A speed wobble, also known as a tank slapper or, more accurately, a death wobble, is head-shake that occurs when your handlebars rapidly sway from side to side. When you accelerate, do a wheelie, or hit a pothole, the front wheel lifts from the ground, causing a speed wobble.
It might be unnerving to suffer a speed wobble while riding your motorcycle, especially if it's a powerful machine. You may feel as if you could lose control at any moment and crash violently as the handlebars oscillate rapidly from side to side. Whether you've experienced a speed wobble before or not, it's critical to understand why they occur and how to avoid them on a motorcycle in order to stay safe when you hit the road.
What causes it?
The front wheel of your bike is meant to get back into a straight line if it loses touch with the ground and settles back on the road at an angle. However, the effort required to align the forks can occasionally be so significant that your bike will over-correct the straight line and settle on the opposite side. The handlebars will then sway like a pendulum at a high rate. At low speeds, your motorcycle is unlikely to experience a speed wobble. In fact, this is most likely to happen while your bike is riding at really high speeds. Indeed, I t could be quite perilous if you are travelling at a high speed and your motorcycle experiences a speed wobble.
Motorcycles are divided into two sections: the front and the back. It's possible for the wobble to begin at either end. Oscillation affects the front end of your motorcycle, whereas fishtailing affects the back end. The wiggle rate of your bike is affected if you add weight to either segment. The bike may not be able to work once it reaches a certain speed, depending on certain makes and models. However, any motorcycle, particularly when cornering, exerts additional strain on the parts and might cause it to wobble under heavy loads. This can also be caused by disregarding your bike's maintenance. If the bearings wear out, lateral axle movement can occur, resulting in wobbling.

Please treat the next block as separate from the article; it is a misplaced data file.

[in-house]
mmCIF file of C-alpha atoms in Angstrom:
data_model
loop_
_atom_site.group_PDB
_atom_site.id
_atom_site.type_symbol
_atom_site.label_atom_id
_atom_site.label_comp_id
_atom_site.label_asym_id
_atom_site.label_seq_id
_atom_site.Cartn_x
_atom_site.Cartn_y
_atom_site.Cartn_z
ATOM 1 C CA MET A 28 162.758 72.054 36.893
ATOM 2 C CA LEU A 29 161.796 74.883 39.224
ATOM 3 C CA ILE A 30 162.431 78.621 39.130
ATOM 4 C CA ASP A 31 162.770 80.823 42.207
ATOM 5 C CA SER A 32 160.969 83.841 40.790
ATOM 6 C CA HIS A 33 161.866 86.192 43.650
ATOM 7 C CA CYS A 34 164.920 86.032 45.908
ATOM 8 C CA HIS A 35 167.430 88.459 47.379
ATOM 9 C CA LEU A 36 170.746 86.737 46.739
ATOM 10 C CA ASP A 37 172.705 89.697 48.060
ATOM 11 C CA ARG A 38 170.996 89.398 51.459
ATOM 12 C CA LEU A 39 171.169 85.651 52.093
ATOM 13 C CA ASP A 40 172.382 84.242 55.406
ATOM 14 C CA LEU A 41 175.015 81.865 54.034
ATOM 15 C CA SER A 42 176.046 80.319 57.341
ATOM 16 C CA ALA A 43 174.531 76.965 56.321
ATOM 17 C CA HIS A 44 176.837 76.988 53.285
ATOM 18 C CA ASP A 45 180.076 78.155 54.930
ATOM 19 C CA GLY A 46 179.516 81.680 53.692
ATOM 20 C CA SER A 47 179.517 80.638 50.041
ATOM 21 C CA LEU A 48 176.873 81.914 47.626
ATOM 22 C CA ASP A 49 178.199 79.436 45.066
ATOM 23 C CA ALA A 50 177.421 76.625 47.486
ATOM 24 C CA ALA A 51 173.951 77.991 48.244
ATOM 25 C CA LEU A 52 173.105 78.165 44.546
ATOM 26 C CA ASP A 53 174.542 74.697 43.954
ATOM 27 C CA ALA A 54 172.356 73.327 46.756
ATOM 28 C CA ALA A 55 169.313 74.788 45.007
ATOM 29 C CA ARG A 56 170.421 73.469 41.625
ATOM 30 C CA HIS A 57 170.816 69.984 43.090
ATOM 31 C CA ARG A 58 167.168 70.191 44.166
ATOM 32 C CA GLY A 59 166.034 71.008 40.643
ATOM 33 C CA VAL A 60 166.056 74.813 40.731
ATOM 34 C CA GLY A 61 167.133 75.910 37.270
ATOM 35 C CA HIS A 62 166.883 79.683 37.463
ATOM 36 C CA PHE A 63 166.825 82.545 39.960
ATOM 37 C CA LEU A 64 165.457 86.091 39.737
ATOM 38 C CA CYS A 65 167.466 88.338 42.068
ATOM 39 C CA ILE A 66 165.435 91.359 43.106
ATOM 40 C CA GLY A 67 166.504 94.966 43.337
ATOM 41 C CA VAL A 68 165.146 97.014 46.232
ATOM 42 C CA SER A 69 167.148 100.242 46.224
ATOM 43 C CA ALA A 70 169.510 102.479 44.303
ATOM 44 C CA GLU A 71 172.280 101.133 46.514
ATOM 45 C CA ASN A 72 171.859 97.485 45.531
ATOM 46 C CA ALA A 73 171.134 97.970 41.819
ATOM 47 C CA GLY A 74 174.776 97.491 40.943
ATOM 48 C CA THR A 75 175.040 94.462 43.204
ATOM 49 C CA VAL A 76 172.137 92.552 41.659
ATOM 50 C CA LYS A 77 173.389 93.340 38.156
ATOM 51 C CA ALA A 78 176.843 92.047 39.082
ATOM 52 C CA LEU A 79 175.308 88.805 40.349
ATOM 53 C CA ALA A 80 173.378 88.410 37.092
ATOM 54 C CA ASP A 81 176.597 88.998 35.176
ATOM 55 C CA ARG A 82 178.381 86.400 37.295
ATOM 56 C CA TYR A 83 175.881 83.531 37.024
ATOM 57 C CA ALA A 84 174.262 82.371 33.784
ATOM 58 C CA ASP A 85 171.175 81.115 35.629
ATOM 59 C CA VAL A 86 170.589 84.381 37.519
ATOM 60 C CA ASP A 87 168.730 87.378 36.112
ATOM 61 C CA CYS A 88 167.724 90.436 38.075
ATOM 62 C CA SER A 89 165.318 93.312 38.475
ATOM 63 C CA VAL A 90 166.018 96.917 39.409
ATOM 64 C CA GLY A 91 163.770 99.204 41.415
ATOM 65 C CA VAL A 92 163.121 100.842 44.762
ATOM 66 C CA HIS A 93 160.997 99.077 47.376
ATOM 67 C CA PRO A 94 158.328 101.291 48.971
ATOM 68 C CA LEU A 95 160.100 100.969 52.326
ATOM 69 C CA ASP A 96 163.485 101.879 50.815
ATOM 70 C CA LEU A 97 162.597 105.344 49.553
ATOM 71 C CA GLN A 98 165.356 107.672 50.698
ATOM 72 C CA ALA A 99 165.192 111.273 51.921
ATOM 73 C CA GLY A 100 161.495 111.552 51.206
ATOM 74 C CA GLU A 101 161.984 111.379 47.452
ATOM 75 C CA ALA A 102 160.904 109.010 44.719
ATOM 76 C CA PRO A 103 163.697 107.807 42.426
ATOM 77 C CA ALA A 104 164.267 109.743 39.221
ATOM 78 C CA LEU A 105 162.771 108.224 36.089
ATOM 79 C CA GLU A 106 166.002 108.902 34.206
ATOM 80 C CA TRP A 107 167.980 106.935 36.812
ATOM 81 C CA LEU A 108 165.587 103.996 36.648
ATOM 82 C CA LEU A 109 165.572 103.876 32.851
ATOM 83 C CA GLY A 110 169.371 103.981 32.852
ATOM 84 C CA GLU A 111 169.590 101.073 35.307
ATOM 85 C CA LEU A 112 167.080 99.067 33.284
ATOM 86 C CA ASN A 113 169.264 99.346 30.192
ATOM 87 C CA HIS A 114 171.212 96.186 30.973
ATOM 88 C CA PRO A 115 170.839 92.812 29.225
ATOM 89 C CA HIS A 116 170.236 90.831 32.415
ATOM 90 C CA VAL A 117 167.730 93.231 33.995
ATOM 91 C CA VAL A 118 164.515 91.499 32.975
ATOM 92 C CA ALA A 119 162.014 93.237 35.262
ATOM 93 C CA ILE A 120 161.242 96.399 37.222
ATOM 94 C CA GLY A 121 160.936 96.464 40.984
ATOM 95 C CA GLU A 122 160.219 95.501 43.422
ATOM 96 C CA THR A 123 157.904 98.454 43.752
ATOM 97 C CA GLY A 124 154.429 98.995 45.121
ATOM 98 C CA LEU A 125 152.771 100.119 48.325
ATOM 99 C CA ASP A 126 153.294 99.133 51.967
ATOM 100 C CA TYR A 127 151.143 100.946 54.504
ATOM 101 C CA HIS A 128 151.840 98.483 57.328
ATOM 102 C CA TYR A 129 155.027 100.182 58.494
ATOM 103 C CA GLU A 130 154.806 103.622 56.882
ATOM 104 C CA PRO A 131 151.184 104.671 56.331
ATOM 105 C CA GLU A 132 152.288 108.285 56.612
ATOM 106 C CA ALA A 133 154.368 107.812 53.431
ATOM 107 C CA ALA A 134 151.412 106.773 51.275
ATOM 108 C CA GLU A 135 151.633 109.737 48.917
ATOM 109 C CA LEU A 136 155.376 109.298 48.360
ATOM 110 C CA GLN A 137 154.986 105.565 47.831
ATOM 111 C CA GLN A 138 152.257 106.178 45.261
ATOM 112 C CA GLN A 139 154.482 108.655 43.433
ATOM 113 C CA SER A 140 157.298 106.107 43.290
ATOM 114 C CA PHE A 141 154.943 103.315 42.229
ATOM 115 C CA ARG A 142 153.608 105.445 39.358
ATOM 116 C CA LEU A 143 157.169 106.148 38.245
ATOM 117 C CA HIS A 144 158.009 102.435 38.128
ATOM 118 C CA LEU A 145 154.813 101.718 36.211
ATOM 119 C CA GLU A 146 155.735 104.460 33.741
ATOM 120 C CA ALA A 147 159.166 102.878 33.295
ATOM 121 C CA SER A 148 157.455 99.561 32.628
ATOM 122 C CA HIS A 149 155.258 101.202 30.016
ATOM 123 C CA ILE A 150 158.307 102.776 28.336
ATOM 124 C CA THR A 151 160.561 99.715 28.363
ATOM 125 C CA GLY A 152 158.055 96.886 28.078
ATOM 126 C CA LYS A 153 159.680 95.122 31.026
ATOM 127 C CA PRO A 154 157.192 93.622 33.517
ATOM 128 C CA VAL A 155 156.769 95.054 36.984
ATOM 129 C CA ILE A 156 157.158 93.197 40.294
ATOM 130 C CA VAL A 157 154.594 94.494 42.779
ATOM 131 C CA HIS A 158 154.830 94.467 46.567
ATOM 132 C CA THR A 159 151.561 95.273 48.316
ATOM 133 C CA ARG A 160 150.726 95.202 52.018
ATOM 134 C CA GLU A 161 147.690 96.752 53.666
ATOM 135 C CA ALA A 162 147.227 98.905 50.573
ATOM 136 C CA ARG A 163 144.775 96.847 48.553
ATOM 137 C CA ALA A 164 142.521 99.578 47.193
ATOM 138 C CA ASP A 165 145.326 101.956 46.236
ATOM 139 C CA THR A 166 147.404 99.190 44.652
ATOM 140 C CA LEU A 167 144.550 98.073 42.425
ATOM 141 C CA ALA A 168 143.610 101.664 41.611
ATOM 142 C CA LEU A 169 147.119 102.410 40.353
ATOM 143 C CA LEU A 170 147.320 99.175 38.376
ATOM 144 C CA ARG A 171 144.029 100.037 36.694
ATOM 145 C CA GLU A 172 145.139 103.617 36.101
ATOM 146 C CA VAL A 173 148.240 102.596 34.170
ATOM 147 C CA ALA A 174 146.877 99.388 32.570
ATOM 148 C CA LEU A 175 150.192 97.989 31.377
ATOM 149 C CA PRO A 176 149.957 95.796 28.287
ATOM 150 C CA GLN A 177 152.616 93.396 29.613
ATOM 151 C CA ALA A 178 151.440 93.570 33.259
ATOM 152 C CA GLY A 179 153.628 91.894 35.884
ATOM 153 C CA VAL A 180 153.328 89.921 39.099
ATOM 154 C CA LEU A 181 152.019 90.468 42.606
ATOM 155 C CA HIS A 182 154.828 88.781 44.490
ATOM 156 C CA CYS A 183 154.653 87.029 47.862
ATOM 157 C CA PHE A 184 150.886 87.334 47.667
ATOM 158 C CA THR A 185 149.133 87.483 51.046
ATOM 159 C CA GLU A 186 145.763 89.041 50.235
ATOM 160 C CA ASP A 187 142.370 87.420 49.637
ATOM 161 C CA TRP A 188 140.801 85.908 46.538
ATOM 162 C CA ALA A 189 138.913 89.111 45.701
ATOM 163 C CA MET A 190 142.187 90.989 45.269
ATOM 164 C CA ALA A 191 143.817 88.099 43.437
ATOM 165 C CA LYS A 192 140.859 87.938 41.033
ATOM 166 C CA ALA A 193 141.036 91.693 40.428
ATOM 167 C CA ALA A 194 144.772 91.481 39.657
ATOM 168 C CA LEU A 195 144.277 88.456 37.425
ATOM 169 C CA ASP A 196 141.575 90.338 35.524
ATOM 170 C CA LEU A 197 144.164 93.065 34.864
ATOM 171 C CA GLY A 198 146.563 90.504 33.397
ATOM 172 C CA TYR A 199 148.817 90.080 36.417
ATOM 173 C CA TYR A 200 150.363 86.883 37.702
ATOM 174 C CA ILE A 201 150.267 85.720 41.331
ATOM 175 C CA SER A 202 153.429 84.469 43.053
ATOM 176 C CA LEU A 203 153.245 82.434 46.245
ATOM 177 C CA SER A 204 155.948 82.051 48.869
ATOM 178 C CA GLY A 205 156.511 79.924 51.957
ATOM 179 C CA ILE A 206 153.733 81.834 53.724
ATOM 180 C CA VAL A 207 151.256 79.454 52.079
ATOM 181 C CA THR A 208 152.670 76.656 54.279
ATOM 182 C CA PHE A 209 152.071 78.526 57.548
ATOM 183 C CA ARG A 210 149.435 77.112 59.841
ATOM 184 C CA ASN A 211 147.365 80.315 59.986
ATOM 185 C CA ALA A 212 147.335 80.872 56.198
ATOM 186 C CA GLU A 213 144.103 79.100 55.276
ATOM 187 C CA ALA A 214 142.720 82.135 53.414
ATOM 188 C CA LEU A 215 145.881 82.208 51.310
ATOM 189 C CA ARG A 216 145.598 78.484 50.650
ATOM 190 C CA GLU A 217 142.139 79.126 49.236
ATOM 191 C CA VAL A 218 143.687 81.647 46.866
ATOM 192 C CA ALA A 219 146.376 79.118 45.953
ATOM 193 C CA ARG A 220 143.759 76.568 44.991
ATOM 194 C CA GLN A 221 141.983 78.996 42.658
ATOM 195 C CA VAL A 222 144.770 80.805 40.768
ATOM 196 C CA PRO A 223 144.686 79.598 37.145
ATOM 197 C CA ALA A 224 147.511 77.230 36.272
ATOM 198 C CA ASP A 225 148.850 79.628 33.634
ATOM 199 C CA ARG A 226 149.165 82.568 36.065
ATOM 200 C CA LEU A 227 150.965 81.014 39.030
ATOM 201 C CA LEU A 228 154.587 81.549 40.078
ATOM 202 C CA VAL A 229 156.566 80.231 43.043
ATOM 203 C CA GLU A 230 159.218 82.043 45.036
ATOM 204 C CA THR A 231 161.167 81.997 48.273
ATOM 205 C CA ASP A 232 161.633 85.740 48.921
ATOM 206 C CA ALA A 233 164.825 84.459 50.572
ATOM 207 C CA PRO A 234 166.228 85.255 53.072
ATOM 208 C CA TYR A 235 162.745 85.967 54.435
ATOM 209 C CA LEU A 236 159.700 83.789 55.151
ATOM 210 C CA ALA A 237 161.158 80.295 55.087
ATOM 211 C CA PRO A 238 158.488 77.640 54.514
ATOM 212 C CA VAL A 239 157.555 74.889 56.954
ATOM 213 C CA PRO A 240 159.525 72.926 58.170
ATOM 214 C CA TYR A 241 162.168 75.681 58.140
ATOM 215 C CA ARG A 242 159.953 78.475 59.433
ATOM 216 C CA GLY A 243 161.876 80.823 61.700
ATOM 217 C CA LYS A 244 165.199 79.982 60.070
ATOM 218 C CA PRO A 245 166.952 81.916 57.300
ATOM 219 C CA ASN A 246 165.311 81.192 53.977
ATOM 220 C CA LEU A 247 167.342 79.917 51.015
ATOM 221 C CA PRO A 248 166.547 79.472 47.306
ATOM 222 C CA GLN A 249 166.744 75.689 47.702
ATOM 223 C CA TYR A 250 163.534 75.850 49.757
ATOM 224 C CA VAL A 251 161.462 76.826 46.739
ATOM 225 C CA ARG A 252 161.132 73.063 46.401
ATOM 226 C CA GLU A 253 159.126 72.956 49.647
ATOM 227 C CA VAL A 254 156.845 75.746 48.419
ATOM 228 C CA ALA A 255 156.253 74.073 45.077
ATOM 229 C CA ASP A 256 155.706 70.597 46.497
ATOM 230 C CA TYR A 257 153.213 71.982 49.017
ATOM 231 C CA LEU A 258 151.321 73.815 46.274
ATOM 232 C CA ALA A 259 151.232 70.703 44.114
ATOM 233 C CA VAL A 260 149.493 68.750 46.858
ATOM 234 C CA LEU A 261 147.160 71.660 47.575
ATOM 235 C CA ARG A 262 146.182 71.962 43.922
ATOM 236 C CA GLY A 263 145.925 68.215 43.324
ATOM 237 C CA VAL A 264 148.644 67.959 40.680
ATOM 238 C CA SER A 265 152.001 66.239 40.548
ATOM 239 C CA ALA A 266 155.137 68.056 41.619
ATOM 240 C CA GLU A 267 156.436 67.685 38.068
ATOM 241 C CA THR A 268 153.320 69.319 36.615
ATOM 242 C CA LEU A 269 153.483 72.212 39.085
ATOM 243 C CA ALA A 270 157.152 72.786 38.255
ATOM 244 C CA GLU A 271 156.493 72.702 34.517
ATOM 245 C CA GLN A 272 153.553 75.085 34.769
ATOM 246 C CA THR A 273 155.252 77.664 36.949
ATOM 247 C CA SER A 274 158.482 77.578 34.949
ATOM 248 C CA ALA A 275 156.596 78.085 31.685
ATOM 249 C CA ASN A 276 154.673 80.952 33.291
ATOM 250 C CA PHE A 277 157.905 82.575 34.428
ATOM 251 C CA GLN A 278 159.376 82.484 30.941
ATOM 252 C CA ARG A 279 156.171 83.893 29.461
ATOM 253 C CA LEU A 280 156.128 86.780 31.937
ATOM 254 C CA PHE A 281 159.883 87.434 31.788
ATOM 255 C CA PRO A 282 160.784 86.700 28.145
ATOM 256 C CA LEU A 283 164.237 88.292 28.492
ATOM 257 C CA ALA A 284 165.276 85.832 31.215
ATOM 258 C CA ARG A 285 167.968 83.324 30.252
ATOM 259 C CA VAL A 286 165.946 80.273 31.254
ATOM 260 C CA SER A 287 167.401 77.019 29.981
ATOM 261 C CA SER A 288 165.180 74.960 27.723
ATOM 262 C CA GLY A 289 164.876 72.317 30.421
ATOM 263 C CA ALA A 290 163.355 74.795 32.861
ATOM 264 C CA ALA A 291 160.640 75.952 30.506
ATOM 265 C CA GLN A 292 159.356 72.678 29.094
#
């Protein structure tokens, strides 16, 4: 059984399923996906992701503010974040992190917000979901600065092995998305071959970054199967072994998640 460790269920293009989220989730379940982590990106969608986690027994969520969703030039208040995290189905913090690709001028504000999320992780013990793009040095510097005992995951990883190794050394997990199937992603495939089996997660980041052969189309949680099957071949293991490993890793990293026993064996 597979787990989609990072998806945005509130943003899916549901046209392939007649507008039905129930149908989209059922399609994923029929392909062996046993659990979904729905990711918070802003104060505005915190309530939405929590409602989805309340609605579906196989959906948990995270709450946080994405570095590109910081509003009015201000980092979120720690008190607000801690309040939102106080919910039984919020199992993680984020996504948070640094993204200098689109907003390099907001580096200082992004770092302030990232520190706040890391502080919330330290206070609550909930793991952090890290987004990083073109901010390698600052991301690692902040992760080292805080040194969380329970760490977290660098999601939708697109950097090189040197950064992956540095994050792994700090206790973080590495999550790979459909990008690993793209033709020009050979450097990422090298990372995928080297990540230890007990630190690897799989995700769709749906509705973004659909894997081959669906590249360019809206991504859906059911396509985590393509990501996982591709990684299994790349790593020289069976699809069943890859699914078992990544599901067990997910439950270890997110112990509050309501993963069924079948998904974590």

How can you avoid it?
Regular bike maintenance is the greatest strategy to avoid speed wobbles on your motorcycle. Check your bike's suspension, aerodynamics, steering damping, and wheels on a regular basis, especially if you prefer riding older motorcycles, specifically those with lots of power. Make sure your motorcycle's tire pressures are correct, forks aren't leaking, wheels are balanced and aligned properly, and the head bearings are in good shape.
Additionally, tweaking the way you ride by paying close attention to your body position can pay dividends in preventing this scary situation from arising. Many inexperienced riders have bad riding posture. They grasp the tank with their knees, putting all of their weight on the handlebars and gripping it too tightly. When tank slapper occurs, you intensify it by gripping it firm and not letting it settle down. Keep in mind that the natural propensity of the front wheel is to go straight.
What to do if you find yourself in a death wobble
A complete lock-to-lock speed wobble is extremely dangerous and almost always results in a crash. You won't be able to steer, and your motorcycle will continue to travel in the same direction as before the wobble started. All hope, however, is not lost. First, if you have the time and space, lightly apply your bike's rear brake. It's important to remember that engaging the brake has the chance to worsen the wobbling, however, it will also slow down your bike—which is the most vital part of keeping you safe. As you slow down, the wobbling will gradually come to a halt at a slower rate than when you started.
If your bike is now traveling towards a wall, ditch, or oncoming traffic, it's clear that a collision is on the way. Your best option is to bail. A motorcycle wobbling uncontrollably will typically slow down at a pace of 1/8th G. A sliding rider on the asphalt slows down at a rate of about 1 G, depending on the type of gear they're wearing. Even if the worst case situation occurs and you must crash, you will come to a halt faster and in a shorter distance than your bike.
Finally, keep in mind that speed wobbling is highly dependent on the pace at which you ride your bike. Wobbles usually begin at speeds greater than 130 kilometers per hour, but if you have a problem such as a loose steering bearing, the wobble could begin at speeds as low as 60 kilometers per hour. The greatest approach to avoid getting oneself into a risky situation is to avoid getting into one in the first place. As a result, always be aware of how you ride and take care of your two-wheeled companions.